The Global Fund to Fight AIDS, Tuberculosis, and Malaria (GFATM) is taking a new approach to solicitations by pitching its case directly to financiers.

After having difficulty in recent years raising money, The New York Times reported that the charity's new general manager, Gabriel Jaramillo, made a spirited pitch to finance ministers from participating nations. In a meeting in Tunisia, Jaramillo urged them to invest in GFATM now because "the out-years will be much cheaper as your number of cases goes down."

Jaramillo cited Nambia as an example of cost-efficiency. The African desert country spends $120 million a year on AIDS treatment, with half of that money coming from the Global Fund. These efforts helped Nambia free 9,200 hospital beds per year and saved the lives of 1,000 health workers and 550 teachers. In addition, the AIDS deaths in the country dropped from 2,700 to 56 over five years.

The Global Fund, founded in 2002, is almost entirely funded by the largest development nations and its taxpayers. Its largest private contributor is the Gates Foundation, which recently committed $750 million to GFATM. The global financial crisis had a huge impact on the organization, and the drop in financing has left it short of its goals. In May 2011, GFATM stated it was $1.3 billion short of its needs for 2011 through 2013. As a result, the organization has asked many of the countries it helps to make less ambitious plans and to cover more of its own costs.

You can read the full story in The New York Times.

Monday, July 9, 2012

Businesses Using Nonprofits To Hide Political Donations

When the United States Supreme Court ruled in the landmark Citizens United case two years ago, it opened the door for an influx of corporate money into elections. Most thought this would manifest itself in the form of so-called super PACs (Political Action Committees).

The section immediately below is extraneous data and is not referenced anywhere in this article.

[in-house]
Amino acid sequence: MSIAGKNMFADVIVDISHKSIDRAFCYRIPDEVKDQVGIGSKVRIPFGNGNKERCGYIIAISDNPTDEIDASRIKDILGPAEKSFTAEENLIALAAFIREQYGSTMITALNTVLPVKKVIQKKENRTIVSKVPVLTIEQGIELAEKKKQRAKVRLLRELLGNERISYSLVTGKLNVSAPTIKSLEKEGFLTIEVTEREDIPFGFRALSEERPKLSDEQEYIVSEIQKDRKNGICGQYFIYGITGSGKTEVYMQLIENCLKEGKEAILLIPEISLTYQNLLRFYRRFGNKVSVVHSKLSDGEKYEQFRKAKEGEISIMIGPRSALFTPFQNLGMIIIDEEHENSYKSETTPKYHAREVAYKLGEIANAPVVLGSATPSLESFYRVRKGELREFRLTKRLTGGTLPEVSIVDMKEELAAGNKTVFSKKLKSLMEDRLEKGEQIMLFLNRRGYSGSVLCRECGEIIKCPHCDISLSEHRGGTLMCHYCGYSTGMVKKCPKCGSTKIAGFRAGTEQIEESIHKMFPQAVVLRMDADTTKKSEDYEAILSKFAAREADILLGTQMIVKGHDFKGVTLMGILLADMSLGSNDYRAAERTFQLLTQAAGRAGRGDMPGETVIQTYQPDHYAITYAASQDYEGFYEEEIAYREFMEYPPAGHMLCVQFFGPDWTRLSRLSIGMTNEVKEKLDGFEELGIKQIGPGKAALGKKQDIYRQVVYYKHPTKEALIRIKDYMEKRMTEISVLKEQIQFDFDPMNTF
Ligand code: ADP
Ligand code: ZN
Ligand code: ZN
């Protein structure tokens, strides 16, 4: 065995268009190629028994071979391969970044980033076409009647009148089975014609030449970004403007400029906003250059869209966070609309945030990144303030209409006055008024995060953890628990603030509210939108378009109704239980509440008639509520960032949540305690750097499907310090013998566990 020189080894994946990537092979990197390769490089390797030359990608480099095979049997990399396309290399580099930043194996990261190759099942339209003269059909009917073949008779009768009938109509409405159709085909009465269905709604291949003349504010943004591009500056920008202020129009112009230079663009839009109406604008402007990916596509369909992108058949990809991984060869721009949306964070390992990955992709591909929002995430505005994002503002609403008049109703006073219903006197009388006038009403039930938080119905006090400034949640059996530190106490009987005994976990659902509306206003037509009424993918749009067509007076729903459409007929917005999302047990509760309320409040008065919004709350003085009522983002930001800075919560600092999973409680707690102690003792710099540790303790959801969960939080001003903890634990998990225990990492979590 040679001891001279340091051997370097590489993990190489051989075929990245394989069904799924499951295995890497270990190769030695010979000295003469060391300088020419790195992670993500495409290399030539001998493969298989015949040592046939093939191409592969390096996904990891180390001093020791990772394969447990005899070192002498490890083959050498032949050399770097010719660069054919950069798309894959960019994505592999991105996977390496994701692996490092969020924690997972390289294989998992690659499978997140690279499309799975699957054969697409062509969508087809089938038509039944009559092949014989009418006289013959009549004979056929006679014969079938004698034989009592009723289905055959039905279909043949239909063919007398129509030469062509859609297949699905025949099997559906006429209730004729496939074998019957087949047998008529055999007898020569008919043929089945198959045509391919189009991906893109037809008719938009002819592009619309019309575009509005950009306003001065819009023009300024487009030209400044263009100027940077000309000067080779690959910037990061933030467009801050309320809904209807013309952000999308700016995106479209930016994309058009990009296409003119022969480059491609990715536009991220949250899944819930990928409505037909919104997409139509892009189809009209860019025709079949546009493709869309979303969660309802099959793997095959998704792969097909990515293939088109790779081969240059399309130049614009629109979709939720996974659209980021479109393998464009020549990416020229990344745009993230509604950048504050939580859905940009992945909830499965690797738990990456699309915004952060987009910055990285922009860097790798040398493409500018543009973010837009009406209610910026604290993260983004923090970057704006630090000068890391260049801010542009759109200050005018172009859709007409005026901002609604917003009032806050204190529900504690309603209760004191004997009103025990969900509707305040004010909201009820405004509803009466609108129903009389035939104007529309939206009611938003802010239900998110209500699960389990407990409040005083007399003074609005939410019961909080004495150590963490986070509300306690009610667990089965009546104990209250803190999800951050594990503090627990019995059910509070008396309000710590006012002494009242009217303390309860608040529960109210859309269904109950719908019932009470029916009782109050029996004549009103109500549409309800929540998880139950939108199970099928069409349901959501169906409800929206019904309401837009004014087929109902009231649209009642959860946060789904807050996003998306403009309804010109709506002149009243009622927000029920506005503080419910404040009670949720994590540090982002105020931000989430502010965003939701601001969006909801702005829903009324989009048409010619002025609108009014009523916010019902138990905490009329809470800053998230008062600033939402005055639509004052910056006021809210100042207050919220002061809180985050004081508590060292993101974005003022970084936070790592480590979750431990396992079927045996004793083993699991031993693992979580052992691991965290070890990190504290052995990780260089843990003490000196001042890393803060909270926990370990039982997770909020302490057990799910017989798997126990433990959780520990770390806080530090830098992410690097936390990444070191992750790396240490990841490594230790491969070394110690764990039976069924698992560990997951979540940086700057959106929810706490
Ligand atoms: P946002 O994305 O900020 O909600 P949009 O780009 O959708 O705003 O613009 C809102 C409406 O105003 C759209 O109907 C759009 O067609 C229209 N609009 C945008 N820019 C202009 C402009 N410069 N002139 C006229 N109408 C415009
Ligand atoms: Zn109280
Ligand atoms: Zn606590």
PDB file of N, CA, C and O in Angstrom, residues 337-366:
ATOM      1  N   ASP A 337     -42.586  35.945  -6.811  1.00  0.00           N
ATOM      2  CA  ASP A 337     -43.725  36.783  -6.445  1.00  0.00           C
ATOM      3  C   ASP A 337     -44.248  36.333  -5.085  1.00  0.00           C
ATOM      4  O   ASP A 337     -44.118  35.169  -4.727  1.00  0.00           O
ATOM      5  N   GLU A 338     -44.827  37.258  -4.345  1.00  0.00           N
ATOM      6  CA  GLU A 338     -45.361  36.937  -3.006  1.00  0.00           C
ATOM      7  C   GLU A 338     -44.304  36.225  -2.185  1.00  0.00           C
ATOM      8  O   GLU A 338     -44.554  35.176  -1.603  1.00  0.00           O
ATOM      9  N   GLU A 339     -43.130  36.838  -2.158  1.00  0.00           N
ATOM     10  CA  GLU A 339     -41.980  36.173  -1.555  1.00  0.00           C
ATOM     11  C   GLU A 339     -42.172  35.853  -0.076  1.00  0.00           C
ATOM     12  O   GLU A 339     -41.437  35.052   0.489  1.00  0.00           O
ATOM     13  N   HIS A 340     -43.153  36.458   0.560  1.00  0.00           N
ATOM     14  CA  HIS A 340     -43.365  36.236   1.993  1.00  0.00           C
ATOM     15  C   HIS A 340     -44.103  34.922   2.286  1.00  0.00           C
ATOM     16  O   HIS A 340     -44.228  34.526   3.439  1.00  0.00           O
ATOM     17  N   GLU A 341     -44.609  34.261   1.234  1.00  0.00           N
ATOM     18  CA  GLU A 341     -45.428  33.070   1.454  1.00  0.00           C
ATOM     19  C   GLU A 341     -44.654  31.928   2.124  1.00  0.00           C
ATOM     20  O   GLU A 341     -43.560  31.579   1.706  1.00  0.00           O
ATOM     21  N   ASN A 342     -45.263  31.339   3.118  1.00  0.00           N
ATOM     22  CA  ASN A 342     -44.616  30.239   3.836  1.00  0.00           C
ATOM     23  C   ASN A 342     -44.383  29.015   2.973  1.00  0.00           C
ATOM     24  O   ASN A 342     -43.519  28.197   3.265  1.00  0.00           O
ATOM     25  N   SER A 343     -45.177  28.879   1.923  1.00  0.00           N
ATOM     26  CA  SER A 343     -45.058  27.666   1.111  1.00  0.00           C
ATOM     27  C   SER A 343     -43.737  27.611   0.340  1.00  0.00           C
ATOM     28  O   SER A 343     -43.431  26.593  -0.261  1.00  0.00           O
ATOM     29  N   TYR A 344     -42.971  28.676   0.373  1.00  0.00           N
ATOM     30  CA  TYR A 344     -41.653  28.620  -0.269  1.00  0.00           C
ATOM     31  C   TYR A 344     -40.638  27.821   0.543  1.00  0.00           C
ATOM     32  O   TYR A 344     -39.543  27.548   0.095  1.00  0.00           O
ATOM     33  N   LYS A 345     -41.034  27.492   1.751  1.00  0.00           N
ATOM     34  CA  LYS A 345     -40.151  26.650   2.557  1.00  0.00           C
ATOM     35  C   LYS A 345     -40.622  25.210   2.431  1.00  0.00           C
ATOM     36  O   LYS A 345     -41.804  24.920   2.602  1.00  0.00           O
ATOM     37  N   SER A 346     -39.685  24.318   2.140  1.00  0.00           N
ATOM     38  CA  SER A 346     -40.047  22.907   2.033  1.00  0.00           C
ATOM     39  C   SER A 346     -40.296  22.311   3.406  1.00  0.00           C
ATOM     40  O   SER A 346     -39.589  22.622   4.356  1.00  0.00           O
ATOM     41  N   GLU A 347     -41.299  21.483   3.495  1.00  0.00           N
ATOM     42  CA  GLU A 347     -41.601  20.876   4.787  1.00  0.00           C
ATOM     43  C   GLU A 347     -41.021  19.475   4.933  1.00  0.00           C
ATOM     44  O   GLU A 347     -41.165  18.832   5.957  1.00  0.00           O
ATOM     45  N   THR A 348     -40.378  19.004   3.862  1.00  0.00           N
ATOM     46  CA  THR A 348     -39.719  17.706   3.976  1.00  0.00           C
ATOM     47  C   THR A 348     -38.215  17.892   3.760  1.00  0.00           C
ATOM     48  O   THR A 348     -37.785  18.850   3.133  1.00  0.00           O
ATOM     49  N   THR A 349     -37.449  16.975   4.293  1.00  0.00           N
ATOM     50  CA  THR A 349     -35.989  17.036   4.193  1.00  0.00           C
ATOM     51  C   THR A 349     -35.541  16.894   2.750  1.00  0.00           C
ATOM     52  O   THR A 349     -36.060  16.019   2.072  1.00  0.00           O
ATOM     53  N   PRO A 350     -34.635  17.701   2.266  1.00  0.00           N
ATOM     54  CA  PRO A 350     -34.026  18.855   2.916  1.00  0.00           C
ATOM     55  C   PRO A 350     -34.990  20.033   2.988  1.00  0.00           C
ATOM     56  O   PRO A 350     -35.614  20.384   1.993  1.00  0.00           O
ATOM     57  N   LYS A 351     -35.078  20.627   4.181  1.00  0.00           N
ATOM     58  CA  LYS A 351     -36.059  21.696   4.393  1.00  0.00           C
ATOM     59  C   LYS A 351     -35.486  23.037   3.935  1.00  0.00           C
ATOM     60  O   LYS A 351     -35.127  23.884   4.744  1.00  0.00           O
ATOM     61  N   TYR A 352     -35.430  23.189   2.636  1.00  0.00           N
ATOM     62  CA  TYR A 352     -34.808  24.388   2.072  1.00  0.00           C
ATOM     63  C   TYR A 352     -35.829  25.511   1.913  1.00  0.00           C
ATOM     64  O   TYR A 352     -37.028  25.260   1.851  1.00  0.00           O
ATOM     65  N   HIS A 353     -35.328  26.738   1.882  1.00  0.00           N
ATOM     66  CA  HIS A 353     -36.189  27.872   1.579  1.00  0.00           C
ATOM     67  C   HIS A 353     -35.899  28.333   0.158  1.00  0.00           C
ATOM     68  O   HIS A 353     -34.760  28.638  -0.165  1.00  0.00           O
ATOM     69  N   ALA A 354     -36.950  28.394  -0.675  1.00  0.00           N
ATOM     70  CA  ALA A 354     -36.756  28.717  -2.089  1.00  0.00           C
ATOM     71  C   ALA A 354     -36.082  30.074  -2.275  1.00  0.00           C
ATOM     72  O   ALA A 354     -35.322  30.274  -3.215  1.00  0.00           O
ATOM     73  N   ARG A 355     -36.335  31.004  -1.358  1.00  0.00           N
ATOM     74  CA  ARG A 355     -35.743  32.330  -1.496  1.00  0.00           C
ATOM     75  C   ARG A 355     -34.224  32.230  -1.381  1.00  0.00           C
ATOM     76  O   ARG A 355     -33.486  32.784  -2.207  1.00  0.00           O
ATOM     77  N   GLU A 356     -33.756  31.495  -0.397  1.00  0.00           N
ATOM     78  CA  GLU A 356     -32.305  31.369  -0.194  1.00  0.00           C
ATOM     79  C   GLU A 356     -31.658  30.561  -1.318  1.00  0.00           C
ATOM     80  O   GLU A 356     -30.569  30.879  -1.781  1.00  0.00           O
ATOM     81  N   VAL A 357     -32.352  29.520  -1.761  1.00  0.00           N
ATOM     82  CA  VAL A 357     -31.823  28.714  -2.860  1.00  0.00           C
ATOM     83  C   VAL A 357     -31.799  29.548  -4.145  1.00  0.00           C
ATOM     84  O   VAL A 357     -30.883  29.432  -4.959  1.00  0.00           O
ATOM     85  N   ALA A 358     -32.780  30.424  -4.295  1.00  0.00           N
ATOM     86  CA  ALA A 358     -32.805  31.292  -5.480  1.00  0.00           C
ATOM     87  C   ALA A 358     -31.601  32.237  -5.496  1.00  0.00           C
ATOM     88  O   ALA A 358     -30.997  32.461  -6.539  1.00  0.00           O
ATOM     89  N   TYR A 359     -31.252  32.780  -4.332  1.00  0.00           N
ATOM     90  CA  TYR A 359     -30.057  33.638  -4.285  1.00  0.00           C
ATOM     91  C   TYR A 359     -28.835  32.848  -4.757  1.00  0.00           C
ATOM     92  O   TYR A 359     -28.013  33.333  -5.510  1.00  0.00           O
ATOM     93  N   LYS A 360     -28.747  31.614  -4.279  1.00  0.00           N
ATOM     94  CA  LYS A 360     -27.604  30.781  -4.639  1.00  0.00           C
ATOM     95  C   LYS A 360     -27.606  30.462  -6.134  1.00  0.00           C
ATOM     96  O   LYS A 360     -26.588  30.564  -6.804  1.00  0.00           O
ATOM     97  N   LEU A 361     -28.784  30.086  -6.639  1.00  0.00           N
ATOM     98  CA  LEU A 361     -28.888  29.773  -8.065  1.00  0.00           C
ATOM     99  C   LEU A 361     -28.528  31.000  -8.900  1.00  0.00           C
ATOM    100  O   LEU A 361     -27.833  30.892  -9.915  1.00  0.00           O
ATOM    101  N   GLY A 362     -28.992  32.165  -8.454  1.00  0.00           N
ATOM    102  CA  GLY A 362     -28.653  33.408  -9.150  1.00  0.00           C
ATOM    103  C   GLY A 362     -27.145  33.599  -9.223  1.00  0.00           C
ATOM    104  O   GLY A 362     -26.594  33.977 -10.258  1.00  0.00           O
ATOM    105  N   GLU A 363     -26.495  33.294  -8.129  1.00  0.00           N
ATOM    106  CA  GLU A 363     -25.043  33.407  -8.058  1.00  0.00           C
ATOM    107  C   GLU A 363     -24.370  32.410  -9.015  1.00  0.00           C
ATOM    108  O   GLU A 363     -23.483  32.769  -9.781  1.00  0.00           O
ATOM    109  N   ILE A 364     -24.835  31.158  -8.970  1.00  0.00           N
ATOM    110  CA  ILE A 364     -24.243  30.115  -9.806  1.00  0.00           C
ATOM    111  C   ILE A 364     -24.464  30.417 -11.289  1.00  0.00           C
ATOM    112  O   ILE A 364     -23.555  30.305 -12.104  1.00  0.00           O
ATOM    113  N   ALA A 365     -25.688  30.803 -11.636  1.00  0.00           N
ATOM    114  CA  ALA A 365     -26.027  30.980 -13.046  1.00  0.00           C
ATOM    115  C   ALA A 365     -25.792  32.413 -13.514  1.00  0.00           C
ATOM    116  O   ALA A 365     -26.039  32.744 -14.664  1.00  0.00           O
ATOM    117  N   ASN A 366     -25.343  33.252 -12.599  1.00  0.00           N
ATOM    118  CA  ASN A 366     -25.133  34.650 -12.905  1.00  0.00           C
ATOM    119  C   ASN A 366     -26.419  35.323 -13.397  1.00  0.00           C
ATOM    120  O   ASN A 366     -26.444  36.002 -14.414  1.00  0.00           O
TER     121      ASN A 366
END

While this has happened in some instances, a report in The New York Times indicates that many corporations are funneling their political donations through nonprofits so they are not subject to normal disclosure requirements. This allows businesses to push for a political agenda without being held accountable for it.

In its review of corporate governance reports, tax returns of nonprofits, and regulatory filings, The New York Times uncovered many previously undisclosed donations to political nonprofits from corporations. For example, health insurance giant Aetna donated over $3 million last year to the American Action Network (AAN), a Republican-leaning organization that has spent millions of dollars attacking President Barack Obama's health care law. This donation comes despite Aetna's president publicly backing the legislation.

Most of corporations' donations went to organizations like AAN, which fall under Section 501(c)(4) of the tax code as "social welfare" organizations. Since they are not technically political organizations, they don't have to disclose their donors to the Federal Election Committee (FEC), which makes them attractive to businesses. As scrutinized as super PAC spending is, they were outspent by 501(c)(4)s in the 2010 midterm elections.

The Internal Revenue Service (IRS) has already revoked the tax-exempt status of one political nonprofit this year, leading to speculation as to whether the agency will act on some of the bigger groups such as AAN or the Democratic-leaning Priorities USA. Until such action is taken, however, it appears corporations will continue to use nonprofits to shield their donations.

You can read the full story in The New York Times.

7 Ways To Engage Religious Donors

Religious donors are anything but a one-trick pony. As a study by The NonProfit Times and InfoGroup last year showed, these individuals will also give to a select number of secular groups as well as their favorite religious groups. In fact, they are almost three times as likely to donate to other groups than those who do not give to religious institutions.

As with any strategy to reach new donors, one marketing strategy doesn't fit all. This is especially true with religious donors. It's one thing to just reach out to them; it's another thing entirely to convince them that your cause aligns with their morals.

In “Nonprofit Management 101,” Jennie Winton and Zach Hochstadt, two partners at Mission Minded, identified seven tactics you can follow to get religious groups to appeal on your behalf:
  • Tactic 1: Identify local religious organizations;
  • Tactic 2: Create a brochure that explains the benefits of supporting your nonprofit;
  • Tactic 3: Mail an introductory letter and brochure about the nonprofit to each group;
  • Tactic 4: Schedule and make follow-up phone calls;
  • Tactic 5: Create introductory packets for organizations that agree to raise money for the nonprofit;
  • Tactic 6: Create fundraising templates for religious institutions that agree to appeal for money on your behalf; and,
  • Tactic 7: Follow up with all partners monthly.